Data science--and big data analytics as its most recent subdiscipline--is a fashionable research area and teaching subject. Many open-access libraries and source codes provide the opportunity to play with the available algorithms and achieve some numerical results that can be evaluated by adequate metrics related to the applied algorithms. A favorite topic of undergraduate/master’s dissertations is the application of algorithms in several practice areas. However, sometimes the students and researchers lack insight into the operation of algorithms and the underlying mathematical theories. Therefore, this book is apt for courses that introduce the fundamentals of data science/big data analytics at the graduate level.

The prerequisite to reading and understanding the book is having sound knowledge of multi-variable real analysis, discrete probability theory, and linear and matrix algebra.

The book presents the fundamental mathematical approaches utilized in big data analytics, chapter by chapter. In each chapter, a formal description of the relevant mathematical tools is followed by an application-oriented showcase. Application areas include not only finance and economy, but also natural language processing and genomics.

The authors wished to write a useful textbook; therefore, the chapters are organized as follows: the problem to be solved, including motivation; the mathematical formalism and techniques; case studies from practice; and a set of exercises. The closing chapter (10) provides solutions for the exercises.

Chapter 1 presents the mathematical foundations of the web page ranking elaborated by Google. Chapter 2 deals with online learning and demonstrates the application of “expert advice” to predict the price of goods in a market. Chapter 3 describes the underlying mathematics of recommendation systems motivated by the Netflix Prize, and a case study on latent semantic analysis is expounded. Chapter 4 treats the classification issue through the use of support vector machines and applications in quality control. Chapter 5 discusses clustering, both the classical *k*-means and spectral clustering. The capabilities of the clustering methods are demonstrated through topic extraction.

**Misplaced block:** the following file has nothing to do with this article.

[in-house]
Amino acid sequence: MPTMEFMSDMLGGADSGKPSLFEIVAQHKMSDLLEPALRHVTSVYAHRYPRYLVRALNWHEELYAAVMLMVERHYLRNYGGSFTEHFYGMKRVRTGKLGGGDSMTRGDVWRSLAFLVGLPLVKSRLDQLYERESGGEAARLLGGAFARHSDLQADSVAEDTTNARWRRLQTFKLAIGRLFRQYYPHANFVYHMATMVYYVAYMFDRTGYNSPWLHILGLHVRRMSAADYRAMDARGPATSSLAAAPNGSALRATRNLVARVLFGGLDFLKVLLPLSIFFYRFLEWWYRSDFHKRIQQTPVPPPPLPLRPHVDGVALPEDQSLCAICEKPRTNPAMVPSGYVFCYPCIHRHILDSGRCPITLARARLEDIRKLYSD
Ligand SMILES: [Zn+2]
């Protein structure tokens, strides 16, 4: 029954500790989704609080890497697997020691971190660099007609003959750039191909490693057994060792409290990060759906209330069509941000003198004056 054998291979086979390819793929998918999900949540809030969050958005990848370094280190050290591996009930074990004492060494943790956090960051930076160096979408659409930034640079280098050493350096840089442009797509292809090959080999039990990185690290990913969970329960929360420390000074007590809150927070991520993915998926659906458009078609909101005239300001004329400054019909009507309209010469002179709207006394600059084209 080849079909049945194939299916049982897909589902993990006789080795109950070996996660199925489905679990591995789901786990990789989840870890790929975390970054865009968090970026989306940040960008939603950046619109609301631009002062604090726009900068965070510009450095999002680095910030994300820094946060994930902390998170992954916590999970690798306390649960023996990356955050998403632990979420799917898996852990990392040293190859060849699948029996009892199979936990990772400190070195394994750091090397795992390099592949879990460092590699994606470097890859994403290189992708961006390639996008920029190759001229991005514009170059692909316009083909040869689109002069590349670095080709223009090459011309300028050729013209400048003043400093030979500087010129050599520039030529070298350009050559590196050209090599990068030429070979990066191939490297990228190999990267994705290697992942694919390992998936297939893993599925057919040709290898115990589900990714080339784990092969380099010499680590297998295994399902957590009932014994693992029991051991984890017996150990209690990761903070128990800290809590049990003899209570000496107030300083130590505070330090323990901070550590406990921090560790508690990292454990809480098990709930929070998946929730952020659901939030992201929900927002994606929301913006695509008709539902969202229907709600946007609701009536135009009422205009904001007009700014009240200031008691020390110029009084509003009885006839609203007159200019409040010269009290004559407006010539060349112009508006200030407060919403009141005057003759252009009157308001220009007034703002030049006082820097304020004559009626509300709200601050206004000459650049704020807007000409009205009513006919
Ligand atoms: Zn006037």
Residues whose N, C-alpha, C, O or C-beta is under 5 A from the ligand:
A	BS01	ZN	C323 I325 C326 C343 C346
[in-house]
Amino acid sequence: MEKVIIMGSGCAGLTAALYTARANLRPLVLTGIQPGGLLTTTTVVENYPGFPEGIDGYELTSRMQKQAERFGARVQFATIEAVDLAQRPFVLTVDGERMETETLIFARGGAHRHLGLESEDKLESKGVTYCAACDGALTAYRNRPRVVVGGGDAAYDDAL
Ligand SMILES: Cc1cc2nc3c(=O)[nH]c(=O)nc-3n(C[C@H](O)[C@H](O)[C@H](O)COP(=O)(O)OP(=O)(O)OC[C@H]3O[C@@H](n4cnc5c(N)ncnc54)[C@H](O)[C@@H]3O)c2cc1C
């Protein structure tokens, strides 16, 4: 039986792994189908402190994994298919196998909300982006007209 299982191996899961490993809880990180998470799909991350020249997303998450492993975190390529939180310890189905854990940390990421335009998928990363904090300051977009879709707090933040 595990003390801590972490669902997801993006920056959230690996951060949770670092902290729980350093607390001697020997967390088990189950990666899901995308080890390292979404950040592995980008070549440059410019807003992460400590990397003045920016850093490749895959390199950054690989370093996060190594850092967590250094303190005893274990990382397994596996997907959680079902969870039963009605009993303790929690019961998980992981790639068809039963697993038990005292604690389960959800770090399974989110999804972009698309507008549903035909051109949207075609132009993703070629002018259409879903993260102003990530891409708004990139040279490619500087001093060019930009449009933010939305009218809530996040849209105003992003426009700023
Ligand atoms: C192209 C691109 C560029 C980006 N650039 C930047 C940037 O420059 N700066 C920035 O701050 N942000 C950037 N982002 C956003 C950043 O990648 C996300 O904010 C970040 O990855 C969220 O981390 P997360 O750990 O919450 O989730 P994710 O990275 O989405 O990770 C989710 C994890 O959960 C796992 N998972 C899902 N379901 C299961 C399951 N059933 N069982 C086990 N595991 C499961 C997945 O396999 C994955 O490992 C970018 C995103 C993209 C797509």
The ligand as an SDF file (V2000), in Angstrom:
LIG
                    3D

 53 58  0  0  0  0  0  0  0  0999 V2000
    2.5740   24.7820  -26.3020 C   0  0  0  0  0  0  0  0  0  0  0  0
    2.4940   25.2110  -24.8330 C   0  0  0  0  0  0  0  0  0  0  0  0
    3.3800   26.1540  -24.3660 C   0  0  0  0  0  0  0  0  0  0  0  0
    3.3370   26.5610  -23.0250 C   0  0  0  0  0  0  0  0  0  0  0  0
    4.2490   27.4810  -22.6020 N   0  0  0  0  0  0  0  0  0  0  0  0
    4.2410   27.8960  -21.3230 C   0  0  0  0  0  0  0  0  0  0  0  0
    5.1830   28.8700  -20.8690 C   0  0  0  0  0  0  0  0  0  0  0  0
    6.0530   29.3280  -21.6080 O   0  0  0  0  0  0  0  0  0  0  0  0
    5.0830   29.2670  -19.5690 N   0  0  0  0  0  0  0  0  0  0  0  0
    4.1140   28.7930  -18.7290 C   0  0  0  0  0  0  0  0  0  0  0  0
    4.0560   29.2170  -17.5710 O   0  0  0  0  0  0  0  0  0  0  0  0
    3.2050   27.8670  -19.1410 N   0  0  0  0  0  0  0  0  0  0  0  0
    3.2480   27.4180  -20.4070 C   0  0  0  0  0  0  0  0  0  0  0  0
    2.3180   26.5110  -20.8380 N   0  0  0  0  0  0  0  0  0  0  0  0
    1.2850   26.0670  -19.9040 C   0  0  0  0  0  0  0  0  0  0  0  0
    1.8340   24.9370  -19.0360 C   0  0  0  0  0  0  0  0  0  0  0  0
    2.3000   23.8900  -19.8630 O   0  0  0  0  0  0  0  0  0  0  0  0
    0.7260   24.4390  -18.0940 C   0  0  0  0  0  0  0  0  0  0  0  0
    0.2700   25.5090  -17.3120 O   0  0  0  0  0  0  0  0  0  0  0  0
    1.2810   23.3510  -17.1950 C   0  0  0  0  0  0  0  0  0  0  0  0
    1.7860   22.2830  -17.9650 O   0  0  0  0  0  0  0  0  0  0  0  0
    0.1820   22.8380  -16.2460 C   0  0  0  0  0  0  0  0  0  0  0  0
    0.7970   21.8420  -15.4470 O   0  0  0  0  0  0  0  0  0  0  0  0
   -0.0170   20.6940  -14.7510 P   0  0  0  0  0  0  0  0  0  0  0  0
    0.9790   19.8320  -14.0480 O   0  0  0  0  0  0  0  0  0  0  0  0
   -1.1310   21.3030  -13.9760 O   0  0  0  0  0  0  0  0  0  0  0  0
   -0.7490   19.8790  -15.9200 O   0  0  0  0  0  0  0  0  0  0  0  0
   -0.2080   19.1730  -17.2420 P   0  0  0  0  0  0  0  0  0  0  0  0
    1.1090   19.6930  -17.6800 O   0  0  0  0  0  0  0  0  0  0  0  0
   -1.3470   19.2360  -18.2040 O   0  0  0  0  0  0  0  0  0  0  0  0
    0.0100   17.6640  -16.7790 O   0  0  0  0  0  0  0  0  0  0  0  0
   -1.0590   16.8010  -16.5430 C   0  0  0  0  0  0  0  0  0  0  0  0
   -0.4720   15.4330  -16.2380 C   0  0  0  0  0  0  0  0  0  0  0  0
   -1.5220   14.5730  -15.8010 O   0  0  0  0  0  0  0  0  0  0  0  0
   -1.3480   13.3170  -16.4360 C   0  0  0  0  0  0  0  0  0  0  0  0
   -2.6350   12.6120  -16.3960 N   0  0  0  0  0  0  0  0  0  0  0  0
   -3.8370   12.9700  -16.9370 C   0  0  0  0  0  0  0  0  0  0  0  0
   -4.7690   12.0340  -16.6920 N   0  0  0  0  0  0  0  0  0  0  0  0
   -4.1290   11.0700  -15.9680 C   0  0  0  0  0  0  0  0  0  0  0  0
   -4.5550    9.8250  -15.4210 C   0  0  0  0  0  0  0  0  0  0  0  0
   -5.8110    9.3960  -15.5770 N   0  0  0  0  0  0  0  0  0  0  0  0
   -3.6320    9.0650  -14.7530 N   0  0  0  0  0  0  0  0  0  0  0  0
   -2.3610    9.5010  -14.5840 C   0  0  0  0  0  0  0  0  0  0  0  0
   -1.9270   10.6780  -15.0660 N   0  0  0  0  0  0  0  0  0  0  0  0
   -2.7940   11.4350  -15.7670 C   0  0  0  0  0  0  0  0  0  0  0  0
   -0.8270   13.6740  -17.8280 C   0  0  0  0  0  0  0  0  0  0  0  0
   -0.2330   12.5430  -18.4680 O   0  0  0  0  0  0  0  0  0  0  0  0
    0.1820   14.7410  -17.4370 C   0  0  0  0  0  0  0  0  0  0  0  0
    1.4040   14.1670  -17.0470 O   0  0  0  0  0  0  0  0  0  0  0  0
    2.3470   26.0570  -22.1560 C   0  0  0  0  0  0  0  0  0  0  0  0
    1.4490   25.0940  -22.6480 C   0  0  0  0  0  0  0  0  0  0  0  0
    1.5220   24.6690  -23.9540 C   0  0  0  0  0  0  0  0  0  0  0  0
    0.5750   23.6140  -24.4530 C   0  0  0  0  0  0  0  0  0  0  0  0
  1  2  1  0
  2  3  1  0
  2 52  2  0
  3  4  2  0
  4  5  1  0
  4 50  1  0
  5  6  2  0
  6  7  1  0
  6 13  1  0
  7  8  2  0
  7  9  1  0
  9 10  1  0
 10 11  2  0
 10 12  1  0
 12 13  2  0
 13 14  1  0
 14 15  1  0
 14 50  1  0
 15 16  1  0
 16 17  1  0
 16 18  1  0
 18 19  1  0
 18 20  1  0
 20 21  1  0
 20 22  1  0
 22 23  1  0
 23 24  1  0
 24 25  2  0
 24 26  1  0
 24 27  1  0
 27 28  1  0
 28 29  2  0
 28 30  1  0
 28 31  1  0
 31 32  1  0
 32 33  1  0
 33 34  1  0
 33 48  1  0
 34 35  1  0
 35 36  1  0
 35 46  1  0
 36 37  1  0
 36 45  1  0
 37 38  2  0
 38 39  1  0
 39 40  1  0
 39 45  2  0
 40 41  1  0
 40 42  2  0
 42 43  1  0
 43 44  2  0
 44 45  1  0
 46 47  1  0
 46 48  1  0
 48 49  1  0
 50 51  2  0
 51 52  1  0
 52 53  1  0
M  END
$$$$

Chapter 6 looks at two significant methods of linear regression, namely ordinary least squares and ridge regression. The usage of linear regression is showcased through capital asset pricing. The chapter concentrates on variable selection in relationship with the problem of sparse matrices and vectors as input parameters. Two algorithms for handling the concerns are depicted: lasso regression and iterative shrinkage-thresholding algorithms. The strength of the algorithms is shown in the signal processing field, specifically in the task of compressed sensing.

Chapter 8 provides an overview of neuron networks and then logistic regression and its application for spam filtering. Chapter 9 surveys the issue of decision trees, including NP-completeness. The section briefly analyzes the NP and P complexity classes and their relevance in problem solving, as well as the heuristics and greedy algorithm approach to keep complexity at bay. The case study presents the underlying mathematical structure of chess game-playing systems. Again, chapter 10 provides complete solutions to the exercises presented at the end of every chapter.

The book can be used in courses devoted to the foundational mathematics of data science and analytics. It should be noted that sound mathematical knowledge, for example, an understanding of partial differentials and matrix algebra, is required for reading. The case studies and exercises make it a quality teaching material.